MarchIn the Name of the Family is the highly-awaited sequel to Sarah Dunant's Blood &Beauty, the first in her series about the Borgias. I really enjoyed Blood & Beauty and can't wait to read more about Lucrezia, Cesare and Pope Alexander and their further intrigues. I think historical fiction readers will want to save a space on their bookshelves for sure. Random House.
The Impossible Fairy Tale, by Han Yujoo, is an intriguing short novel about two children- one blessed and one cursed- and what happens when one of them starts leaving notes in her classmates' notebooks. Graywolf.
The inimitable Camille Paglia is back on the scene with a new book of potentially incendiary essays, Free Women Free Men: Sex Gender Feminism. I've started paging through and let me tell you- it's hot. Pantheon.
Lola, by Melissa Scrivner Love is a book everyone is going to be talking about, a crime novel about gang violence and street life in L.A. starring a tough lady with secrets. Buckle up. Crown.
If you're a crime reader you're going to want to get ready for the next entry in Jassy Mackenzie's Jade de Jong series, Bad Seeds. And if you don't know this series, you're missing out- Mackenzie is an incredibly talented voice and her South African setting and gritty heroine bring the procedural to some great places. Recommended for Ian Rankin and Gene Kerrigan fans. Soho.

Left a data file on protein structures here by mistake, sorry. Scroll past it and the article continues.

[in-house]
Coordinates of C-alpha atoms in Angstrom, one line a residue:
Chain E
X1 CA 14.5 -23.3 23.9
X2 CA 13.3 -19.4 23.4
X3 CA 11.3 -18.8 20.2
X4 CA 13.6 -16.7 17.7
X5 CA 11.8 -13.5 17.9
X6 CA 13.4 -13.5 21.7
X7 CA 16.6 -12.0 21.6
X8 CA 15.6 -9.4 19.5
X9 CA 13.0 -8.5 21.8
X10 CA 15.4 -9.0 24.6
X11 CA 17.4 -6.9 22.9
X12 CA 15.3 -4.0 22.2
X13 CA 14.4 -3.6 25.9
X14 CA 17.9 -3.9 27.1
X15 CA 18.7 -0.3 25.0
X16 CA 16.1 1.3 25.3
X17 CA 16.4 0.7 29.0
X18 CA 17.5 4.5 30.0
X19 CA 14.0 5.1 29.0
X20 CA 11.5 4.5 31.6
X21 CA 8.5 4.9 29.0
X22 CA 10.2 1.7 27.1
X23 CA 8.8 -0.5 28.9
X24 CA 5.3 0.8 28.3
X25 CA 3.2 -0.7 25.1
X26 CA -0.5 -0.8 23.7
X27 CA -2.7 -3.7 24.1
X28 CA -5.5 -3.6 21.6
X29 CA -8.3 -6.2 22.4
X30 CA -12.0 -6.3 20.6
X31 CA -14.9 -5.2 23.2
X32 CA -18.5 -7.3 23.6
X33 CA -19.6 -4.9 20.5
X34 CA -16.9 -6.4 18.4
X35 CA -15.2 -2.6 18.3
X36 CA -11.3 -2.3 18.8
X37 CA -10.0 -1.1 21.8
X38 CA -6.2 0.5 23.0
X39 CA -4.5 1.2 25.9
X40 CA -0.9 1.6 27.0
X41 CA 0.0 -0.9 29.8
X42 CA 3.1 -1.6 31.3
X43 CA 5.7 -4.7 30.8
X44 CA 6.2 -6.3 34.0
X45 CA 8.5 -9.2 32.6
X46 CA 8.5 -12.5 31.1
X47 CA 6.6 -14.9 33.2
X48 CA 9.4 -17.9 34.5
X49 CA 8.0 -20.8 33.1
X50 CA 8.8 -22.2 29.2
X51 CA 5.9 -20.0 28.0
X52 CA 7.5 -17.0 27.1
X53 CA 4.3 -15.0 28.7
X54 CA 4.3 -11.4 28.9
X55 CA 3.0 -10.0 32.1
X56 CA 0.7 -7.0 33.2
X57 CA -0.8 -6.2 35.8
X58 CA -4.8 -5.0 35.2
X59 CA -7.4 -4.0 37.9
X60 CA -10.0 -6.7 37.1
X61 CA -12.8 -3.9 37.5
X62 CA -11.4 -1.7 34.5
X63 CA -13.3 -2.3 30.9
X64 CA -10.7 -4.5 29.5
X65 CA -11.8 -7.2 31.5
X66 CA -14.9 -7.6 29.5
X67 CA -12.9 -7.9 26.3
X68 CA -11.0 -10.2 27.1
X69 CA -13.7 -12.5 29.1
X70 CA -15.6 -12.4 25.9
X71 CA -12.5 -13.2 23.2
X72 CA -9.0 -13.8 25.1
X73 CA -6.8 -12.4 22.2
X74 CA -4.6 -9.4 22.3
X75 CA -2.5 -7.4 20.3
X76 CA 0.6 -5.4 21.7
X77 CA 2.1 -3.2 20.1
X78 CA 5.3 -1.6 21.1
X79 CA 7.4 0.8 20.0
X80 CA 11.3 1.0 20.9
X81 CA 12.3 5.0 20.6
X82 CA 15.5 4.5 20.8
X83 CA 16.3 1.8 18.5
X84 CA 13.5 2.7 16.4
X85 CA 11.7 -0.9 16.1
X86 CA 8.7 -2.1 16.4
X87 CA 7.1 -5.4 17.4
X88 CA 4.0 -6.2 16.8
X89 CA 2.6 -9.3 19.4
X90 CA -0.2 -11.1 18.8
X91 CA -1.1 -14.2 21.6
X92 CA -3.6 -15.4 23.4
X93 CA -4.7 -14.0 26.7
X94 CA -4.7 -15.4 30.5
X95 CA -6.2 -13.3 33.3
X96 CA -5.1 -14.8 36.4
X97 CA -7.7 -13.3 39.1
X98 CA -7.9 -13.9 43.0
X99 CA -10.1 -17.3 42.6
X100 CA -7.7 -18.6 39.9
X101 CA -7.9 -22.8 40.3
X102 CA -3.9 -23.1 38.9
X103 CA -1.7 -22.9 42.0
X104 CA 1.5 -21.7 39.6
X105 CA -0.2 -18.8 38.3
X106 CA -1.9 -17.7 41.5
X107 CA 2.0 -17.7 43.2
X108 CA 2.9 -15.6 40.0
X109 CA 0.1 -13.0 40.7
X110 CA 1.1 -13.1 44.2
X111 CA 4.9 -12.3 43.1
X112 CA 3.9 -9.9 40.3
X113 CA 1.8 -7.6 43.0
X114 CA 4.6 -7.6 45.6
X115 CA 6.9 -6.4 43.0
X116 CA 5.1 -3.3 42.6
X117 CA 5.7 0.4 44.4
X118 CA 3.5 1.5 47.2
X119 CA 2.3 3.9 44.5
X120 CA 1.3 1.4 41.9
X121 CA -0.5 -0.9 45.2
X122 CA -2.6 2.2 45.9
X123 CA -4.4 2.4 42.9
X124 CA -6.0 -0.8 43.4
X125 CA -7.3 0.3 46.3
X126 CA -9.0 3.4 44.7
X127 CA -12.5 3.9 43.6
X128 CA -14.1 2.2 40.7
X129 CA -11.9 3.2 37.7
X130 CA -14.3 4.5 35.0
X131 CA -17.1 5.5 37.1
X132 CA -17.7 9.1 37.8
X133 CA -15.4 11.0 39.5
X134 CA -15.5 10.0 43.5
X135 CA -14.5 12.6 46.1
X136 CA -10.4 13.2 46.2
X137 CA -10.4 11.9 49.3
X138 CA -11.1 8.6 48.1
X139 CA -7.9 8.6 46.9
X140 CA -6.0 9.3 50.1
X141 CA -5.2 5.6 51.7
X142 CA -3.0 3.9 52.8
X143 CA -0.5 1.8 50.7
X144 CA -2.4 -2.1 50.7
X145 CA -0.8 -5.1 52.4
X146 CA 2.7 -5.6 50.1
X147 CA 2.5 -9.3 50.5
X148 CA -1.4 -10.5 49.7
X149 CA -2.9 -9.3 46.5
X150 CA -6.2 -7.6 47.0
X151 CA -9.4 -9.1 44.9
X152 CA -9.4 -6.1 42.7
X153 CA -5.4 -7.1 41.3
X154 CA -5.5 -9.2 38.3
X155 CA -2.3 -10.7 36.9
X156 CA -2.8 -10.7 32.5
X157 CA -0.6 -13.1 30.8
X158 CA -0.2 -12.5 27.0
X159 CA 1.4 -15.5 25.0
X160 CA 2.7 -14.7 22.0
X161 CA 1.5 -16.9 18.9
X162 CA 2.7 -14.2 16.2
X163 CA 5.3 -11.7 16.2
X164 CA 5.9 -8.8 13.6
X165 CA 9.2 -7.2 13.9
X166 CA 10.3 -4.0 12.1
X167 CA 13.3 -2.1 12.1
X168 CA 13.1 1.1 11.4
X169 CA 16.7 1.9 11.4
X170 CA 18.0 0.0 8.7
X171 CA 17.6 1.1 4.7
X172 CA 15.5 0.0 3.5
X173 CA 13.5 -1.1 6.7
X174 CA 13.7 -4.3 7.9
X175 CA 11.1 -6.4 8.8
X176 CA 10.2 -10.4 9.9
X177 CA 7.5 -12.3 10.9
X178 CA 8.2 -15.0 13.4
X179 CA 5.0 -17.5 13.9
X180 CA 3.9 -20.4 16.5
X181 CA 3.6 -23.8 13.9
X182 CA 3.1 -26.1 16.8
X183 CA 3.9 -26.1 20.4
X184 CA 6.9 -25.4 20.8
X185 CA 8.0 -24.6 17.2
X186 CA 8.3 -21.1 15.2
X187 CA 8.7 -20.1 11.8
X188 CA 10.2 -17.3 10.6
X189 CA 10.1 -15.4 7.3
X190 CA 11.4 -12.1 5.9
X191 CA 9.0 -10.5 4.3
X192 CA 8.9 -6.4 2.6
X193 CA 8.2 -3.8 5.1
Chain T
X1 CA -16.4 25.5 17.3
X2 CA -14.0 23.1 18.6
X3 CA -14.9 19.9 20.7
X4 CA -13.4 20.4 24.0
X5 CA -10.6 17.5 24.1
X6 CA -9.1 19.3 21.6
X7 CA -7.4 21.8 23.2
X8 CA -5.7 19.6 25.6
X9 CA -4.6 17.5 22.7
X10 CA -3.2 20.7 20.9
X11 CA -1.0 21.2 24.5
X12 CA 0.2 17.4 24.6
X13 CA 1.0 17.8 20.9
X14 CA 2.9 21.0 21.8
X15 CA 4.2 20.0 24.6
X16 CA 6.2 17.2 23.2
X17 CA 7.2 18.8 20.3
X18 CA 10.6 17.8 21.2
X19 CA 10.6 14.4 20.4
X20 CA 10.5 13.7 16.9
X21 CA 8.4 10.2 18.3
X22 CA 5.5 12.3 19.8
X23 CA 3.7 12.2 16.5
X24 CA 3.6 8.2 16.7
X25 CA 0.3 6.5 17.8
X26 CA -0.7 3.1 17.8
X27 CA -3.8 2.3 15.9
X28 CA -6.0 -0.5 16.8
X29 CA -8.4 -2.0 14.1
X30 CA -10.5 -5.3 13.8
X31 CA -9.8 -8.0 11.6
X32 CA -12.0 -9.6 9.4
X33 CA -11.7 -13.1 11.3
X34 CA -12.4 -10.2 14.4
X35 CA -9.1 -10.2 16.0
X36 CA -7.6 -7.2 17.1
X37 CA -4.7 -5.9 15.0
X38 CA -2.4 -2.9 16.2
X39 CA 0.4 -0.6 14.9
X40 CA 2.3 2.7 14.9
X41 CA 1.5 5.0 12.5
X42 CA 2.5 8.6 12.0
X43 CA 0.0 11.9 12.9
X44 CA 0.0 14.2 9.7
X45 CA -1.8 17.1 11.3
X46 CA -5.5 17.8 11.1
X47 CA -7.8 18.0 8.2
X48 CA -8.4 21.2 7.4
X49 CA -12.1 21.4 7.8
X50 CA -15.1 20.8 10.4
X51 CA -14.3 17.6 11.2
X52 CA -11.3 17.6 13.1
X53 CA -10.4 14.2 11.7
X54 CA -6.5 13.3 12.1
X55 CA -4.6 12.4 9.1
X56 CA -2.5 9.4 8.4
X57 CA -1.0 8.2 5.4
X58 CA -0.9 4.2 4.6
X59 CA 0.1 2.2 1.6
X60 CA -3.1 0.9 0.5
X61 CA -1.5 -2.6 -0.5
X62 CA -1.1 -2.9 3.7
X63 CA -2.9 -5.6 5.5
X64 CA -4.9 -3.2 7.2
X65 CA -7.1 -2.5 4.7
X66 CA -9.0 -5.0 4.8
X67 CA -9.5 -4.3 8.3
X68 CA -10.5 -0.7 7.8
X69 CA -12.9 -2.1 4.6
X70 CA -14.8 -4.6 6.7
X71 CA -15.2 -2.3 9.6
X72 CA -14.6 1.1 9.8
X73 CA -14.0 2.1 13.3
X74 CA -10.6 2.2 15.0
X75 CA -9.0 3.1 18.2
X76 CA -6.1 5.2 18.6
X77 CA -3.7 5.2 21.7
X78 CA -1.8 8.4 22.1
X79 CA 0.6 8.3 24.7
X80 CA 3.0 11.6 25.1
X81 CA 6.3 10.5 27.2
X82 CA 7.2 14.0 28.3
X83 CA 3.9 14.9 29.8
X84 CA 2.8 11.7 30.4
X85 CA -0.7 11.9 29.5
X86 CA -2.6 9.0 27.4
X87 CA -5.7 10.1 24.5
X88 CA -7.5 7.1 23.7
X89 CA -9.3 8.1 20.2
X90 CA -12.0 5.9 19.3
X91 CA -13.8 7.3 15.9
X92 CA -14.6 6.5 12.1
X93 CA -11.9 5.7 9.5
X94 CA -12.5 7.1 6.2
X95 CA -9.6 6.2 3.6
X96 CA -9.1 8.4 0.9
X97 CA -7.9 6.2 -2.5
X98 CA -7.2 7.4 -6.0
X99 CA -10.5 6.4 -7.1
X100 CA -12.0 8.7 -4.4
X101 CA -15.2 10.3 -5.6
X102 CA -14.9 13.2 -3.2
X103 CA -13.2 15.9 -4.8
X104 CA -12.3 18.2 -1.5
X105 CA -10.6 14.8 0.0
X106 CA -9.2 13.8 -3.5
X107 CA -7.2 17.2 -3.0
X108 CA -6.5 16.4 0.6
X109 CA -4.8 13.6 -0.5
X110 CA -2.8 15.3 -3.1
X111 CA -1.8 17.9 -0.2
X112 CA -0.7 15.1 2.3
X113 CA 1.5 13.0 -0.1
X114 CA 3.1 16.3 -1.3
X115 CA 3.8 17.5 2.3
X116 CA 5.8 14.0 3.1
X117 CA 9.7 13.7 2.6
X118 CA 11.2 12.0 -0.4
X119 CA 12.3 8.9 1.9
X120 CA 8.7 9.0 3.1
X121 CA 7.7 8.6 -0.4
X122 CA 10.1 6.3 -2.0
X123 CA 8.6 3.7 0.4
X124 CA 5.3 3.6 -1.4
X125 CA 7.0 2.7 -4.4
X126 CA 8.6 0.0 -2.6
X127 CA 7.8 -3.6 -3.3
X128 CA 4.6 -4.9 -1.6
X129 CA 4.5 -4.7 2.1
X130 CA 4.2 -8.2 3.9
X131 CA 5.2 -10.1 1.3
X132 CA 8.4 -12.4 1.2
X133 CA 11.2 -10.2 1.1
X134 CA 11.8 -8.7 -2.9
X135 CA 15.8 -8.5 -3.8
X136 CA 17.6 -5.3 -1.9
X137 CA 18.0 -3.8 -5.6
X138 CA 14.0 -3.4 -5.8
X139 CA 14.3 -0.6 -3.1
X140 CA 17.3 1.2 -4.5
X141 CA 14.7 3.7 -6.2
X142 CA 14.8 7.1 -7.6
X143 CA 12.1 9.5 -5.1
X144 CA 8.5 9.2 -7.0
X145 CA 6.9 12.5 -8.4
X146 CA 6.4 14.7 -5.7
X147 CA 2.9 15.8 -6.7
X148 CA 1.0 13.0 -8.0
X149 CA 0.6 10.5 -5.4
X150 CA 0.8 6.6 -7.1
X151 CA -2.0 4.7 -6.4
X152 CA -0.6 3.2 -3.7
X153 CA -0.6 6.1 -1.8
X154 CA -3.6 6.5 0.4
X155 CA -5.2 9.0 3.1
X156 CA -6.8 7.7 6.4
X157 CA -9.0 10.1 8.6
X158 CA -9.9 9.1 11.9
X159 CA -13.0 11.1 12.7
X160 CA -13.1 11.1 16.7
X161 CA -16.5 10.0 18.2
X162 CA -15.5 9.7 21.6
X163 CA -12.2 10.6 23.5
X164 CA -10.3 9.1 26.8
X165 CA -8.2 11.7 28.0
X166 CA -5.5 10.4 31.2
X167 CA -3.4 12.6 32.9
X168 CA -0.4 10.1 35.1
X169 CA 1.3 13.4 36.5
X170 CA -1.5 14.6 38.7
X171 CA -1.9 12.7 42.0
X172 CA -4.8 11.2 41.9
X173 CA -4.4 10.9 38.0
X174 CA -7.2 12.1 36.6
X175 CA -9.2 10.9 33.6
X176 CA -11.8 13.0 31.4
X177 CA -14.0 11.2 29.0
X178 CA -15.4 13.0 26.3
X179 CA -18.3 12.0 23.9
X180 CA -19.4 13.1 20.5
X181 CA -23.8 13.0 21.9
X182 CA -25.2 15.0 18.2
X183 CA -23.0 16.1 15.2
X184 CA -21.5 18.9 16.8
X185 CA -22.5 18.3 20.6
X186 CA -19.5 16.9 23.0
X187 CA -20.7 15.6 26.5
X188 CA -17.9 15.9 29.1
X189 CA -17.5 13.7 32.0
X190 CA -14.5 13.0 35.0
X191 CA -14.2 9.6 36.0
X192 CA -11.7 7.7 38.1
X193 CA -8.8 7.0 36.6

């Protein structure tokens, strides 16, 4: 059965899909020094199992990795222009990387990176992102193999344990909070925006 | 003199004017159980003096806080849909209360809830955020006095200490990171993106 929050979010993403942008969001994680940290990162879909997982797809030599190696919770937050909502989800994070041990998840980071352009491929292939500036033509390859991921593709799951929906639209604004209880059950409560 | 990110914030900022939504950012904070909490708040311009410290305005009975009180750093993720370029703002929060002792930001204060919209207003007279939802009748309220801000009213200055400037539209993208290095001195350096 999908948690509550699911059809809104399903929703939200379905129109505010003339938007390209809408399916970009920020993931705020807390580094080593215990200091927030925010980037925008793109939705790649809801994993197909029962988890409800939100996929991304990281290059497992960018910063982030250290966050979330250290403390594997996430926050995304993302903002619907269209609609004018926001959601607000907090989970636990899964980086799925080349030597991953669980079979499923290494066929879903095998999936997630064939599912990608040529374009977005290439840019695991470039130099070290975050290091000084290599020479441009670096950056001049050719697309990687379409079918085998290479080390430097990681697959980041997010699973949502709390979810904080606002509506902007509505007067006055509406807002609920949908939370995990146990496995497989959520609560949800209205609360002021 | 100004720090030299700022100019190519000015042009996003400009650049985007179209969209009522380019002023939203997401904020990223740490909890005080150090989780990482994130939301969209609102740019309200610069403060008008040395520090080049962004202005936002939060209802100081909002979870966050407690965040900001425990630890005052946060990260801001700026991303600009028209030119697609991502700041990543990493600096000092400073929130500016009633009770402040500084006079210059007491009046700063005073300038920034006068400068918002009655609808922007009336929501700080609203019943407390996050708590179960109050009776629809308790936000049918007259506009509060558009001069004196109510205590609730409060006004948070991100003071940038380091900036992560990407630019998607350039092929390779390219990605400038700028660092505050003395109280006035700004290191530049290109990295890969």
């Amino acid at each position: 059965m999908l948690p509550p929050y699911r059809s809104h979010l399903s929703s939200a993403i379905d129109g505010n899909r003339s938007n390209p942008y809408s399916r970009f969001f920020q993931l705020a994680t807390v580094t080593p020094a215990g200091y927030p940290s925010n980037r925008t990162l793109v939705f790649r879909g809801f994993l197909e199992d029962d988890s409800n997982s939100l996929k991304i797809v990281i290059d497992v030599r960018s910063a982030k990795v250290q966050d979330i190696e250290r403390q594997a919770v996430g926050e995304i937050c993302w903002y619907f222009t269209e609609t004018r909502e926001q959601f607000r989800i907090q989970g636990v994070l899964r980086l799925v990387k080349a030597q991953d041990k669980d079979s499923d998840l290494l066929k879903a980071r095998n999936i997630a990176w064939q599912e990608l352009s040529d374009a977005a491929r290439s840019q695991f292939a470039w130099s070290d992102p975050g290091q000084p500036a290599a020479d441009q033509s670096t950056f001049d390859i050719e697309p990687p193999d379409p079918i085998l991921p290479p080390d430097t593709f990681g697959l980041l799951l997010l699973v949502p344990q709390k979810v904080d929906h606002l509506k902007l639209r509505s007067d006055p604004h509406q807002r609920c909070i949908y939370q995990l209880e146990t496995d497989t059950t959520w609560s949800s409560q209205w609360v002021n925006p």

Spoils, by Brian van Reet, is a war novel set in Iraq that already has bookstores and libraries buzzing.
The Revolution of the Moon, by Andrea Camilleri. This is going to be so fun. Mystery author
Camilleri changes tack and writes historical fiction about Eleanora di Mora, politician and powerful woman extraordinaire, whose rule in 1677 Sicily lasted a mere 27 days. Europa Editions.
MaySo many great books are coming in May!
The Queue, by Basma Abdel Aziz is set in an unnamed Middle Eastern country and is about a totalitarian state and what happens when a long line forms outside the Gate, through which all must have permission to pass. Melville House.
Jane Austen, the Secret Radical, by Helena Kelly is a book-by-book
analysis of Jane Austen's social and political views. It's going to be a lot of fun and very popular among Austen fans. Knopf.
Salt Houses, by Hala Alyan is a hotly-anticipated release about a Palestinian family upended by the 1967 Six Day War. Early reviewers call it "dazzling." Houghton Mifflin Harcourt.
The End of Eddy, by Édouard Louis, is a French novel about boyhood and sexual awakening in a French factory town. People are comparing it to Karl Knausgaard and Marguerite Duras. Farrar, Straus and Giroux.
In June, I'm really excited about The Essex Serpent, by Sarah Perry. It's set in England of the 1890s, where a sea serpent may be terrorizing a fictional town. It's been out for awhile in England and I think it will do really well when it comes out from Custom House.
Then there's The Windfall, by Diksha Basu, about the trials of being nouveau riche in modern day India. It looks like fun. Crown.
I can't wait to read Andrew Sean Greer's Less, which I think will be the brainy beach book of 2017. It's about a man traveling the world to avoid his ex and finding himself and true love at the same time.
At the same time new galleys are always coming in, and I'm sure I'll have more books for you to add to your own burgeoning TBR piles before long. I know mine never get any smaller!